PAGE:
Progress in management of high-grade gliomas (HGGs) has been hampered by poor access of potential therapeutics to the CNS. The Cleveland Multiport Catheter (CMC), which deploys 4 independent delivery microcatheters, was developed to be a reliable, high-volume delivery device for delivery of therapeutic agents to the brain and other solid organs. The authors undertook this first-in-human clinical trial effort to evaluate the delivery characteristics of the CMC in patients with HGGs.
A series of pilot studies were launched after approval of a sponsor-investigator IND (investigational new drug) application to evaluate the delivery of topotecan and gadolinium-DTPA (Gd-DTPA) via the CMC in patients with recurrent HGG. The first pilot trial evaluated delivery into enhancing tumor and nonenhancing, tumor-infiltrated brain. Two catheters were placed with the use of a conventional frameless stereotactic technique following a biopsy to confirm tumor recurrence, and drug infusion was performed both intraoperatively and postoperatively for a total of 96 hours with the same rate for all microcatheters. Delivery was assessed by intermittent MRI.
Three patients were enrolled in the first pilot study. MRI demonstrated delivery from all 6 catheters (24 microcatheters). The volume of distribution (Vd) of Gd-DTPA was heavily dependent upon CMC location (enhancing vs nonenhancing) with an approximately 10-fold difference in Vd observed (p = 0.005). There were no hemorrhages related to catheter placement or removal, and all 3 patients completed the protocol-defined treatment.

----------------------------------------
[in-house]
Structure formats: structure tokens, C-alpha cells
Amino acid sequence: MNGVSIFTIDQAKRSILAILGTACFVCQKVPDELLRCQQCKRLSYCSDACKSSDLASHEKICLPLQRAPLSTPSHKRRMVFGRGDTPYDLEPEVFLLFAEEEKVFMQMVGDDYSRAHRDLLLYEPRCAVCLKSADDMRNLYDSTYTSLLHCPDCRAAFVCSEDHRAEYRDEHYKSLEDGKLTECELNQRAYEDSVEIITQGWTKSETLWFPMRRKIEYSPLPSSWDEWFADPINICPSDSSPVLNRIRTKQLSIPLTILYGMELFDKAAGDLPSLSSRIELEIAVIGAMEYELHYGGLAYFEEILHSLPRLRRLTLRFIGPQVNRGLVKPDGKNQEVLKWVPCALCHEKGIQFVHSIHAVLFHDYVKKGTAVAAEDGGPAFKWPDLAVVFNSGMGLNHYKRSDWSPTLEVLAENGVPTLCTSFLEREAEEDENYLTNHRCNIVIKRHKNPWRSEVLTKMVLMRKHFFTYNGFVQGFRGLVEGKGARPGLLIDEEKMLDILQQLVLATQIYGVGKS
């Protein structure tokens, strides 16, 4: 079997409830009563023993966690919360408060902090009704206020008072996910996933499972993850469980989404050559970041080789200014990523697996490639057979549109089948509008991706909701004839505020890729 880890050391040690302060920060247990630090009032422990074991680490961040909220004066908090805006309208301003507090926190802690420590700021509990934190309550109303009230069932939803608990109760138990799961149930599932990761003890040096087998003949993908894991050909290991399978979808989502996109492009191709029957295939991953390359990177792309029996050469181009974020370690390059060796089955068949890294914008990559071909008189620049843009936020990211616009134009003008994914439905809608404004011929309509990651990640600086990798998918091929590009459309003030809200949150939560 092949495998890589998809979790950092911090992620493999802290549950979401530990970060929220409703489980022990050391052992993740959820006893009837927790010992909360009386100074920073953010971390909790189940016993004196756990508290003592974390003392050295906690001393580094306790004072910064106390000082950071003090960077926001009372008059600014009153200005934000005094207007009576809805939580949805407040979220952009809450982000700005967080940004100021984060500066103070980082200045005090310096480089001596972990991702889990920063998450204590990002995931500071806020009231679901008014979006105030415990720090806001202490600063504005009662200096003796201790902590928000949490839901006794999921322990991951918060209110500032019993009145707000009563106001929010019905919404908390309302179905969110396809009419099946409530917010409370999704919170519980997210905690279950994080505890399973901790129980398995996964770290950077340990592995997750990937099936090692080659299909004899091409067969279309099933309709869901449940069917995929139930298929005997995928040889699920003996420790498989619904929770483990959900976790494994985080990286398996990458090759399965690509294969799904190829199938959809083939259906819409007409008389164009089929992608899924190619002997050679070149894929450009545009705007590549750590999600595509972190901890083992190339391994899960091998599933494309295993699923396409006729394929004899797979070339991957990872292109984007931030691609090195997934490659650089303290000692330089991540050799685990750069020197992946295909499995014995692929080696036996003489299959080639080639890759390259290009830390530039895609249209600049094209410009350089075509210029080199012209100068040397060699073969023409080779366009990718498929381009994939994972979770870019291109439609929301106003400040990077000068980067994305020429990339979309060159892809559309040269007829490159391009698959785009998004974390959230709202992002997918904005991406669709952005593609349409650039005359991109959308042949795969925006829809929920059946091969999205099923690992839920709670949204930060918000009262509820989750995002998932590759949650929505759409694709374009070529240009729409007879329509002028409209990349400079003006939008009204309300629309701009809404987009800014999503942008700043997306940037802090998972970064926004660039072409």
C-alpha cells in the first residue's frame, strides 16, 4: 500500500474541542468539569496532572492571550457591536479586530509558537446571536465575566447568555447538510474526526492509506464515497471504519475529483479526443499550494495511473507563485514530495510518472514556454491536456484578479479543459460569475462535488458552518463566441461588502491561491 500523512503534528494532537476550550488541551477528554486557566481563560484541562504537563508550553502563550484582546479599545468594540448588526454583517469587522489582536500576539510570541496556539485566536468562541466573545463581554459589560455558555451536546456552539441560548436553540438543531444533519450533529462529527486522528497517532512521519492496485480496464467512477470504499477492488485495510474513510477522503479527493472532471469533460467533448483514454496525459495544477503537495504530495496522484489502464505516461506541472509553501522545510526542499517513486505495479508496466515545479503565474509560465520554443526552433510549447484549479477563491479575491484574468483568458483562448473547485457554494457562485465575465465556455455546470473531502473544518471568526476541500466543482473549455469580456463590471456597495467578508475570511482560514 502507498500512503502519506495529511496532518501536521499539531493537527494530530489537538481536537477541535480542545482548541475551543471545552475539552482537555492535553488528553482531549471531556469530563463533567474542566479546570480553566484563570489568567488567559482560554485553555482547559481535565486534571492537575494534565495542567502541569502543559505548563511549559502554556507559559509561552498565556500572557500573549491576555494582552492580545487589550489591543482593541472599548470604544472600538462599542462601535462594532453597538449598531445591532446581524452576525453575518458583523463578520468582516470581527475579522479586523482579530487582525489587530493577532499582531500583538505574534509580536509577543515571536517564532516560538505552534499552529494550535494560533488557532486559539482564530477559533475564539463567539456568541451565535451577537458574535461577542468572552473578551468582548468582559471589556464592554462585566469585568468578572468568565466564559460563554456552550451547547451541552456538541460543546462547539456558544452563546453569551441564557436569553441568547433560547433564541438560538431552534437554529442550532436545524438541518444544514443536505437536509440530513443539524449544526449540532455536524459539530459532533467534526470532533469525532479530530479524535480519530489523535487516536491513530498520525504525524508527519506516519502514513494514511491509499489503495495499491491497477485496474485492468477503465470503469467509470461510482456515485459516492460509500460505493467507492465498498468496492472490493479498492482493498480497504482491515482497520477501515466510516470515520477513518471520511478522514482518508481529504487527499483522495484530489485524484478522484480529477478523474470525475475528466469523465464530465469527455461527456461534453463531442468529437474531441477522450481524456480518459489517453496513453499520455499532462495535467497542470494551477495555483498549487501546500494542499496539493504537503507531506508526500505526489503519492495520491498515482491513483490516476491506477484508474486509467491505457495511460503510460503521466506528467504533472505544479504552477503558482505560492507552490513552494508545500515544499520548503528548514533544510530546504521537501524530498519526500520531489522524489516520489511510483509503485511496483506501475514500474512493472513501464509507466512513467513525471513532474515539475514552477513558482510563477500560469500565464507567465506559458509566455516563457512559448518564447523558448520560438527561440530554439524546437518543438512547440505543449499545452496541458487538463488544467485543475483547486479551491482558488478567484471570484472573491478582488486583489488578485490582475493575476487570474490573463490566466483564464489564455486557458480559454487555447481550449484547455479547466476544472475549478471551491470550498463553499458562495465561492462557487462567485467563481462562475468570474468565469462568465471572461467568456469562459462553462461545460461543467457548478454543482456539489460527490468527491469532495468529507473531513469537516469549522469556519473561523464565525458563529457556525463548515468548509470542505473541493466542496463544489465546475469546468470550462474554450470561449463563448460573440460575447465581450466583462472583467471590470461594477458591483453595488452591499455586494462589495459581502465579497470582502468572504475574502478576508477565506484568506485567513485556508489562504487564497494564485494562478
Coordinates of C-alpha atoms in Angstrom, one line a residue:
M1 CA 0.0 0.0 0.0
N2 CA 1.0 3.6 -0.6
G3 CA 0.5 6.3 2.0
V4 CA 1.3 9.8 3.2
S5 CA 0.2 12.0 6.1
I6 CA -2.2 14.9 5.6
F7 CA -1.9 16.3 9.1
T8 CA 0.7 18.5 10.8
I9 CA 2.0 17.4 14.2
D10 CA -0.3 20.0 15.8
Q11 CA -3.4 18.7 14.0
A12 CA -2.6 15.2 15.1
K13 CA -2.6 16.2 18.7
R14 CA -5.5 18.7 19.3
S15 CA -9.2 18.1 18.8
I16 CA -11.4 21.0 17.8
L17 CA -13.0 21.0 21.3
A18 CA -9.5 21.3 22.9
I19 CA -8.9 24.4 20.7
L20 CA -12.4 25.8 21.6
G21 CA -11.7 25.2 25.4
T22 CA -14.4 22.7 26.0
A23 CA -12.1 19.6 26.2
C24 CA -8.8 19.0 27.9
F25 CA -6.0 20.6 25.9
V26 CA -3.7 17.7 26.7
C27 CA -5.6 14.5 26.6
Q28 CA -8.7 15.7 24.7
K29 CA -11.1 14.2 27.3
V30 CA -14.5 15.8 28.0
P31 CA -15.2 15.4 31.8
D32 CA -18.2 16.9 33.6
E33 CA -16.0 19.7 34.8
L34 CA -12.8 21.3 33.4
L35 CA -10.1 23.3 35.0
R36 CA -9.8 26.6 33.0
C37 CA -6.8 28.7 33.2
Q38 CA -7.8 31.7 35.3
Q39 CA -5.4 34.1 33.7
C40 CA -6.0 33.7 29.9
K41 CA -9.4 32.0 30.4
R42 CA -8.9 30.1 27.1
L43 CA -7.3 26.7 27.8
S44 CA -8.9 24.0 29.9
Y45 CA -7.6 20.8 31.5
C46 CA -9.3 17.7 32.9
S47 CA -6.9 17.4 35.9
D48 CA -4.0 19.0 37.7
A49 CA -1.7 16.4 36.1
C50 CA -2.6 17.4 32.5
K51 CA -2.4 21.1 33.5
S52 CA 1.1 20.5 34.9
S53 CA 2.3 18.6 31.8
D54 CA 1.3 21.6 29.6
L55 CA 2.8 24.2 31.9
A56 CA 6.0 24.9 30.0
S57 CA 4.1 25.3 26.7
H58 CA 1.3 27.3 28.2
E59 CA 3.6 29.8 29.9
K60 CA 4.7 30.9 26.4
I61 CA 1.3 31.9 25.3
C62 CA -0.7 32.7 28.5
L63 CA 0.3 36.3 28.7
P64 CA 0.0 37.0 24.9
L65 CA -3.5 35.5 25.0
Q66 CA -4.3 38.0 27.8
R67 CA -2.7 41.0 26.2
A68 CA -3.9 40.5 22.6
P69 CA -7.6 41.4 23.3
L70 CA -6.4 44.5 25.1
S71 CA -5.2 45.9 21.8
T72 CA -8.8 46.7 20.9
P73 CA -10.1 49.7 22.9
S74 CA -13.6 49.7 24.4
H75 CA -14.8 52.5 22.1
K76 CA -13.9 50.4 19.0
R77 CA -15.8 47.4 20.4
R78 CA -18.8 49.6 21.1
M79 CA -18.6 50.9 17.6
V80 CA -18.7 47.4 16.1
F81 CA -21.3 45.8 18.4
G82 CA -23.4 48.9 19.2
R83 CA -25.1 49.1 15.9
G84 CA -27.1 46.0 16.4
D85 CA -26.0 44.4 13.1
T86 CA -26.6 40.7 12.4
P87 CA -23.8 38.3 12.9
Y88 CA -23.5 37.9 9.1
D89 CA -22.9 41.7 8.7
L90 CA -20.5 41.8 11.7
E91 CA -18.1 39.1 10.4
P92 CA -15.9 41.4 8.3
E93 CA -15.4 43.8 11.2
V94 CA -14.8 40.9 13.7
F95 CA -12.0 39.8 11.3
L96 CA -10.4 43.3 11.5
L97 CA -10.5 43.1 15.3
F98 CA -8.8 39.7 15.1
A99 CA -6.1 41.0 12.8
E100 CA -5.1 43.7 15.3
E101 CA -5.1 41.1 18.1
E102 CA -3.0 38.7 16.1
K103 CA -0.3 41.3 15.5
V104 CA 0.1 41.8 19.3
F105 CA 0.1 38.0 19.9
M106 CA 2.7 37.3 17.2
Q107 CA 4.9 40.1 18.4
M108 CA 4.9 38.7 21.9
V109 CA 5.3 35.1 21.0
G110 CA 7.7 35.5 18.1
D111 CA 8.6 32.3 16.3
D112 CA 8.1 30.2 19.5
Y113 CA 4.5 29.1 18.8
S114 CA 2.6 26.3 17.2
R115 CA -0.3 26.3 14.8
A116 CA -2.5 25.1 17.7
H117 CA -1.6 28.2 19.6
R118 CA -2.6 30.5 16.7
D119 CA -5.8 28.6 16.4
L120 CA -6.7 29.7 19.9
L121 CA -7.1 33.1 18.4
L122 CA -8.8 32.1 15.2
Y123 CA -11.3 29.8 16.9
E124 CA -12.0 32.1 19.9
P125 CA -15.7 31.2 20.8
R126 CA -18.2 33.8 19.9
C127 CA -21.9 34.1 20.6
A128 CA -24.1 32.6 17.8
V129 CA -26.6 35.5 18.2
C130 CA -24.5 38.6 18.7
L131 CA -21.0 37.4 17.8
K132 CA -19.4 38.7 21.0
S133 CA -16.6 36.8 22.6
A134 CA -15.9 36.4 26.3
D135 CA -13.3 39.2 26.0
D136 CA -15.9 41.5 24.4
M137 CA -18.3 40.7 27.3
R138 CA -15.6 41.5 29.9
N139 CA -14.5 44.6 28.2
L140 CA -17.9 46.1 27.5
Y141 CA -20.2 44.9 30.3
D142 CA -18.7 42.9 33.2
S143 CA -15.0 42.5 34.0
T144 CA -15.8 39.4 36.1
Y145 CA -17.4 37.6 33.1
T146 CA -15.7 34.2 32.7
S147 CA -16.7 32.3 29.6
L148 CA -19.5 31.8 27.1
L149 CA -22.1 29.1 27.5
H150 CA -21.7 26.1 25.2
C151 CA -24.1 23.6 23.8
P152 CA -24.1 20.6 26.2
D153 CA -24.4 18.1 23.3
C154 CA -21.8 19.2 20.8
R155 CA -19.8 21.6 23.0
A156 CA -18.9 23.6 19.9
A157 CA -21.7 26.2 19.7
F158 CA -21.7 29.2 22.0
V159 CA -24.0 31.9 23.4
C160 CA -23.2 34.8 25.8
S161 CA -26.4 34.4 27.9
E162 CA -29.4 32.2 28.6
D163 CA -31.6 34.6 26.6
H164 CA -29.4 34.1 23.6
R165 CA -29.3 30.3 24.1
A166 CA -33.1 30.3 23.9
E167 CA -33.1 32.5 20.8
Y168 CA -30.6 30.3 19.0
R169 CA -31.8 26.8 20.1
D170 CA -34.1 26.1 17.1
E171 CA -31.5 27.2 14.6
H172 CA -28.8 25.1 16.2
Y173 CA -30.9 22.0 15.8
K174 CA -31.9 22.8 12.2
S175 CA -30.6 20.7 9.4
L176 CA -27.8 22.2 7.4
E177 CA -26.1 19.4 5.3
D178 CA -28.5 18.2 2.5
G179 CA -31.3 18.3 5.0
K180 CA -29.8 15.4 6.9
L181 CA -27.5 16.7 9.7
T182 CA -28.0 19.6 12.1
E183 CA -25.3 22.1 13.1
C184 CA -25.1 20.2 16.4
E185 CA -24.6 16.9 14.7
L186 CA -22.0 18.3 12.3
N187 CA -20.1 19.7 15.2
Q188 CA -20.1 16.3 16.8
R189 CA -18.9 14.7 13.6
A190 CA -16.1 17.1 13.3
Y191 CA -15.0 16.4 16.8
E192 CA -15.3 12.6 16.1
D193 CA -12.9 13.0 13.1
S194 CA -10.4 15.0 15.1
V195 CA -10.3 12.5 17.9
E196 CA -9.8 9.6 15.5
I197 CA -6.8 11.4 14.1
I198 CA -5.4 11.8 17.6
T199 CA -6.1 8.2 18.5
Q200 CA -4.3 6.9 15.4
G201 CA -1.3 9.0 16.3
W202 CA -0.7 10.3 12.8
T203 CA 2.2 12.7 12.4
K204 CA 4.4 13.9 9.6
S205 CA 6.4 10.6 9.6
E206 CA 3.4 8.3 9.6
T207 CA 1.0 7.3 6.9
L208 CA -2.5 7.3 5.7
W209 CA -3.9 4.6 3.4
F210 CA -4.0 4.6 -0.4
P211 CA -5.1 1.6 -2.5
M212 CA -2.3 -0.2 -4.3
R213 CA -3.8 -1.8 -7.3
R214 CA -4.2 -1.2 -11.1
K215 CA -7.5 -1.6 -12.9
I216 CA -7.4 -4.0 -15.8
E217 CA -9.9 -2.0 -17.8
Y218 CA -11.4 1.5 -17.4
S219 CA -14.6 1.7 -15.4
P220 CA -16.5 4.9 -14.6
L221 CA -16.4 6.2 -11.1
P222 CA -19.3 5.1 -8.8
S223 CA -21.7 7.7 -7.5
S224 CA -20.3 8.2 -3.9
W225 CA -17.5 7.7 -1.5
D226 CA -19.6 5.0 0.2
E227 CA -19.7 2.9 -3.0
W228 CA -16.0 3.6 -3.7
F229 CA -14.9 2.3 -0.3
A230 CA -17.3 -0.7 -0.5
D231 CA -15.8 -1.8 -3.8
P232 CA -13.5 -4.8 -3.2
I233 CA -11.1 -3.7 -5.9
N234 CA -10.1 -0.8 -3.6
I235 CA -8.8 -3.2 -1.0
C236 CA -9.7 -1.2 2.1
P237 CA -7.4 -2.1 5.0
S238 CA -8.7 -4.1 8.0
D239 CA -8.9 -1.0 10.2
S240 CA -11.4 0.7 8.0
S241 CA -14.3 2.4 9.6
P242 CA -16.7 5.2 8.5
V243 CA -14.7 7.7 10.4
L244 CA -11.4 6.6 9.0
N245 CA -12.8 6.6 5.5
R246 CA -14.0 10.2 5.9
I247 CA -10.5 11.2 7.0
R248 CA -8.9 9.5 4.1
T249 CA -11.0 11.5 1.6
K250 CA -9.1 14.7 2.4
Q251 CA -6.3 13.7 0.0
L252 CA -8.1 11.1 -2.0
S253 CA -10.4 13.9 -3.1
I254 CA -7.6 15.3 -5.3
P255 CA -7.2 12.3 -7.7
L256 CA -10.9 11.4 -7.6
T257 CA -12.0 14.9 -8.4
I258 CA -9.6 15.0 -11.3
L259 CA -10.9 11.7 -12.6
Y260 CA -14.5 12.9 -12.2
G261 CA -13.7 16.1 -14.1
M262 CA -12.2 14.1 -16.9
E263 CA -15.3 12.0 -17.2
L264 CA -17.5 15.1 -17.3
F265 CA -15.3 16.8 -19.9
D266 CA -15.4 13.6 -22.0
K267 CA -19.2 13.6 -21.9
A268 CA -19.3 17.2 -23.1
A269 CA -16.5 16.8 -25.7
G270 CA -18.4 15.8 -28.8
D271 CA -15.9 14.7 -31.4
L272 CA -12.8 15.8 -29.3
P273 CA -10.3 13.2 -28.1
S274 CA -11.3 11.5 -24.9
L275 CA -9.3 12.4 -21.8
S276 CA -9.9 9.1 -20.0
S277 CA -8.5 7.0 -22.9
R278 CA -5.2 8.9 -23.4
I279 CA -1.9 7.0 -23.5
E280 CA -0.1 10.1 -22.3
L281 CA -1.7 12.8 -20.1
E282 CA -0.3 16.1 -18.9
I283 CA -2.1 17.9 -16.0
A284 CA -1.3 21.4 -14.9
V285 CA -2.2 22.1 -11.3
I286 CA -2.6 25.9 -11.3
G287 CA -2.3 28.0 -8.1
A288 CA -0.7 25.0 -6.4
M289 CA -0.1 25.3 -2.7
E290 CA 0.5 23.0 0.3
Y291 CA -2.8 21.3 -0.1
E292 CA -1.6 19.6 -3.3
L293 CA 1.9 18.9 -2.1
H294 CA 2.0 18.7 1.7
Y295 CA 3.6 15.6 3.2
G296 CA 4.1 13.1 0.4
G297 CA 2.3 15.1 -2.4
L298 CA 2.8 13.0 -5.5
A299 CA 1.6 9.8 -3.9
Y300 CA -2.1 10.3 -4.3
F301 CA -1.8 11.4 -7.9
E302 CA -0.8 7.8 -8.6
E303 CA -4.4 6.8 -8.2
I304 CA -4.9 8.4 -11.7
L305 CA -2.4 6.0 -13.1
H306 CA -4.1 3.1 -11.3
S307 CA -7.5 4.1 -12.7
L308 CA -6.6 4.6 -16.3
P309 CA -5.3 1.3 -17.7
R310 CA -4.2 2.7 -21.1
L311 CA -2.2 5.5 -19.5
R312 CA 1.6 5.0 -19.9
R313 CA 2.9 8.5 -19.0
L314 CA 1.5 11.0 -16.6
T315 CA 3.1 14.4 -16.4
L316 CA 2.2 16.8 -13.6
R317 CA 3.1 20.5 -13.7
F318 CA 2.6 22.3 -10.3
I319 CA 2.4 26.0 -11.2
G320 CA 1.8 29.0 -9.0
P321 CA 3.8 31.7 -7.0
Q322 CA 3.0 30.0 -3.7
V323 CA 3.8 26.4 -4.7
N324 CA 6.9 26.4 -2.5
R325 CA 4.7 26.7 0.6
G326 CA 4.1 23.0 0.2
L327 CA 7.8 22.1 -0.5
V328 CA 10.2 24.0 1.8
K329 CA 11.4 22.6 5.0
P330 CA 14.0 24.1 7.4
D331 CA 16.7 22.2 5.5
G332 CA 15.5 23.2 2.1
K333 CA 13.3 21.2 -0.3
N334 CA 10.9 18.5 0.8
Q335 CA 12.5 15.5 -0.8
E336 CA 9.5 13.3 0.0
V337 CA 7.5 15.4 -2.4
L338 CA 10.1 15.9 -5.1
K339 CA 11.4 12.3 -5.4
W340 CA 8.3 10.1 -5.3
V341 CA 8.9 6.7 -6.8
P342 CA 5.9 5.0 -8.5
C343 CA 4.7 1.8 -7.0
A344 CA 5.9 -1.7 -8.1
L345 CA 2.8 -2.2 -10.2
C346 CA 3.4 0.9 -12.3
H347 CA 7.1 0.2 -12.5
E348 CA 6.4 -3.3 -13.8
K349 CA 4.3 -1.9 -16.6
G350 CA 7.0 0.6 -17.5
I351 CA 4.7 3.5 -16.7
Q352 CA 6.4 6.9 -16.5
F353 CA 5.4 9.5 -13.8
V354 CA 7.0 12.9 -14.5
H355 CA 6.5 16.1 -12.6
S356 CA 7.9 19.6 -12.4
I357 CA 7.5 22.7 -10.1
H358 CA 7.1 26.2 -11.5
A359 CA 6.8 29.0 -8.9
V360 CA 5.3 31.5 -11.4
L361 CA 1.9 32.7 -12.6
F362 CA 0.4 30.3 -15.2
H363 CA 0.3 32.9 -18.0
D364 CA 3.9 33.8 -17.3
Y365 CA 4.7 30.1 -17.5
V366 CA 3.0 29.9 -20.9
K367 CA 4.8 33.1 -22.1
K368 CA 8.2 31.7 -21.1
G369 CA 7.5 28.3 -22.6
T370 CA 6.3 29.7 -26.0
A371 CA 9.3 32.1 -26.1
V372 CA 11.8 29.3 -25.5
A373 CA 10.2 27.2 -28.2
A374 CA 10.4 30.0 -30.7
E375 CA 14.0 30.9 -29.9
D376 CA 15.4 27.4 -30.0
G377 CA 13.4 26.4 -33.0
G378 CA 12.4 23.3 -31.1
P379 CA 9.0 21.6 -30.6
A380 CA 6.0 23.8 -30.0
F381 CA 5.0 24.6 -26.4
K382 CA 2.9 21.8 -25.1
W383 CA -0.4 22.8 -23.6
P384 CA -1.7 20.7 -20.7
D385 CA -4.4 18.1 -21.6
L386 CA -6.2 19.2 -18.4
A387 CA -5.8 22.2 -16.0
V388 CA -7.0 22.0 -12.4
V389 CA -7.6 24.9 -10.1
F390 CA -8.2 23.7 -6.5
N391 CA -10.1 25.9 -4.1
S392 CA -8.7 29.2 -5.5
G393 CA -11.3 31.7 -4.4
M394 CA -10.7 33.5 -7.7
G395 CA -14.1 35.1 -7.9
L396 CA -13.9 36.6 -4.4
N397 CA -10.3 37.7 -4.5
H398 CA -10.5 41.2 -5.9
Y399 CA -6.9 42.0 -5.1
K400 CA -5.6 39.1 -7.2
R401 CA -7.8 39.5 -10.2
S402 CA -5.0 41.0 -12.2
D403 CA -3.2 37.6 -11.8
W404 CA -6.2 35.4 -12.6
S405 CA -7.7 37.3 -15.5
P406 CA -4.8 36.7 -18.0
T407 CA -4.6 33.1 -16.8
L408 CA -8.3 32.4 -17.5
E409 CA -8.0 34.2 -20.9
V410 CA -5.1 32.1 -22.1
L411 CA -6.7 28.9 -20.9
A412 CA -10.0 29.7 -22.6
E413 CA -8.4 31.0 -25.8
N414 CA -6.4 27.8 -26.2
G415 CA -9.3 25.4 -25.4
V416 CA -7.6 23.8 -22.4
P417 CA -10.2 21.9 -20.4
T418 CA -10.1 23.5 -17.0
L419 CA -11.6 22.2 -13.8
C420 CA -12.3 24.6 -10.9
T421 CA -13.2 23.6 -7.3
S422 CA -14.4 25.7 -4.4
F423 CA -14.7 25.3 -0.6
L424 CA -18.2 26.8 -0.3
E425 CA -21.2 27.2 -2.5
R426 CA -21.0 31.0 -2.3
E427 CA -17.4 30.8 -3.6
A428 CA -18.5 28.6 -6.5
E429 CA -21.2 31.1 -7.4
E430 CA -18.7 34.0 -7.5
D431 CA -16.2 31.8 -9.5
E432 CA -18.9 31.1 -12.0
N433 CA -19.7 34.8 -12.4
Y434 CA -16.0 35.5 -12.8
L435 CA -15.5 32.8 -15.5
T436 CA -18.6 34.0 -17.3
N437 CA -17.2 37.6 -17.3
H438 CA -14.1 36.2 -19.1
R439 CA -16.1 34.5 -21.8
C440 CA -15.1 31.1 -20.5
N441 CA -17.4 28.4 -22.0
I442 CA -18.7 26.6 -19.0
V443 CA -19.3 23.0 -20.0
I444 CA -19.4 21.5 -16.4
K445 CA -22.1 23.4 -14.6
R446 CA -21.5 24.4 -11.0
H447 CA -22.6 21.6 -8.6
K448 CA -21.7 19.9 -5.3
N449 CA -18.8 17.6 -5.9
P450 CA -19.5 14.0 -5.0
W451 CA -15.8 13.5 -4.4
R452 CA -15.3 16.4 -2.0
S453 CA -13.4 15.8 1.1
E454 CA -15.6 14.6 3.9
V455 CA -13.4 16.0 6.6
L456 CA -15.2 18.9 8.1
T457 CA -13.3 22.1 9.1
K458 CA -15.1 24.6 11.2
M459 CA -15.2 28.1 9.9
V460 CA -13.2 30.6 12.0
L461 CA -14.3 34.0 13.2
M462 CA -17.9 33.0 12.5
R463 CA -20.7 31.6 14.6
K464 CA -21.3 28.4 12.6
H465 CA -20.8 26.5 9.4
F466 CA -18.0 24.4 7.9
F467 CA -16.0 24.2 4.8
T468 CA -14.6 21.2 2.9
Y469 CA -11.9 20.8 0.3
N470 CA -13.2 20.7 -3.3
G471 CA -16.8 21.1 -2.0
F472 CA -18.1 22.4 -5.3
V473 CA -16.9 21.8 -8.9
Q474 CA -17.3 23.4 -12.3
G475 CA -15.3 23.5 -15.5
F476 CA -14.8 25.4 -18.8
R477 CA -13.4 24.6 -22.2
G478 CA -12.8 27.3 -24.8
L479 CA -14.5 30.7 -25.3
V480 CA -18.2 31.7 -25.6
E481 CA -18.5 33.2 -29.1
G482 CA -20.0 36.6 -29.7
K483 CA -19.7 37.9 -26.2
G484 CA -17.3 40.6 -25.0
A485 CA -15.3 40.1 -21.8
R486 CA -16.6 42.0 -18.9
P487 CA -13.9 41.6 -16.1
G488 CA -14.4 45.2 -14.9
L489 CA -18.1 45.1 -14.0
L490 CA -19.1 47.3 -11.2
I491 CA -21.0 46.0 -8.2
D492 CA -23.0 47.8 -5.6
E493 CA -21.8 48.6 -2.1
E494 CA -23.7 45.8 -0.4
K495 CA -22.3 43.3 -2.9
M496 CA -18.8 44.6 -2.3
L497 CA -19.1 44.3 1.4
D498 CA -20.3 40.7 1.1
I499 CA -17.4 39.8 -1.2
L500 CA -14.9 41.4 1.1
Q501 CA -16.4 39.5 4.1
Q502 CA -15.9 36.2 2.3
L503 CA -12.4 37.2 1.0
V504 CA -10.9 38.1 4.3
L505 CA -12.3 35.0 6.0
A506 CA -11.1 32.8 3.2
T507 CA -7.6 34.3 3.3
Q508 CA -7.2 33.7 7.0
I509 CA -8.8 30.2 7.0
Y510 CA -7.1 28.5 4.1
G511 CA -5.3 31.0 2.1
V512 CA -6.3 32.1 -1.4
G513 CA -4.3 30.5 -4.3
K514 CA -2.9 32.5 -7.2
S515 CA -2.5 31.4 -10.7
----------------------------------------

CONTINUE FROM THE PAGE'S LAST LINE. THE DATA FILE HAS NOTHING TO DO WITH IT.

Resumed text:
The CMC is capable of providing backflow-resistant drug delivery to the brain and brain tumors. The volume of distribution is heavily dependent upon the integrity of the blood-brain barrier. Assessment of delivery is essential for development of loco-regionally applied therapeutics in the CNS.
Correspondence Michael A. Vogelbaum: Cleveland Clinic, Cleveland, OH. firstname.lastname@example.org.
INCLUDE WHEN CITING Published online April 13, 2018; DOI: 10.3171/2017.10.JNS171845.
Disclosures Funding for investigational aspects of treatment was provided by Infuseon Therapeutics, Inc. The investigators did not receive any salary support or other direct financial support.
Dr. Vogelbaum (M.A.V.) is an inventor of the Cleveland Multiport Catheter (CMC) and has license and royalty interests in it. He is co-founder and chief medical officer of Infuseon Therapeutics, Inc., sponsor of the study, and has indirect equity and royalty interests in Infuseon. The Sponsor-Investigator IND for this study was held by M.A.V. The Cleveland Clinic Innovation Management and Conflict of Interest Committee found compelling circumstances for M.A.V.’s participation in the research related to Infuseon, a Cleveland Clinic spin-off company formed around the CMC, which he invented. His participation in the research related to the company is subject to a conflict management plan reviewed and approved by the Innovation Management and Conflict of Interest Committee. The plan requires broad disclosure of the institutional and individual financial interests, that informed consent is conducted by a non-conflicted research nurse in addition to M.A.V., that review of subject eligibility is done by a non-conflicted clinician, that M.A.V. will not have direct access to the research data, that image analysis is conducted by a non-conflicted physician, and review and monitoring of compliance by the Innovation Management and Conflict of Interest Committee. None of the other authors have a financial interest in the CMC or in Infuseon.
Dr. Ahluwalia reports consultant relationships with Monteris Medical, Abbvie, Astrazeneca, and CBT Pharmaceuticals.
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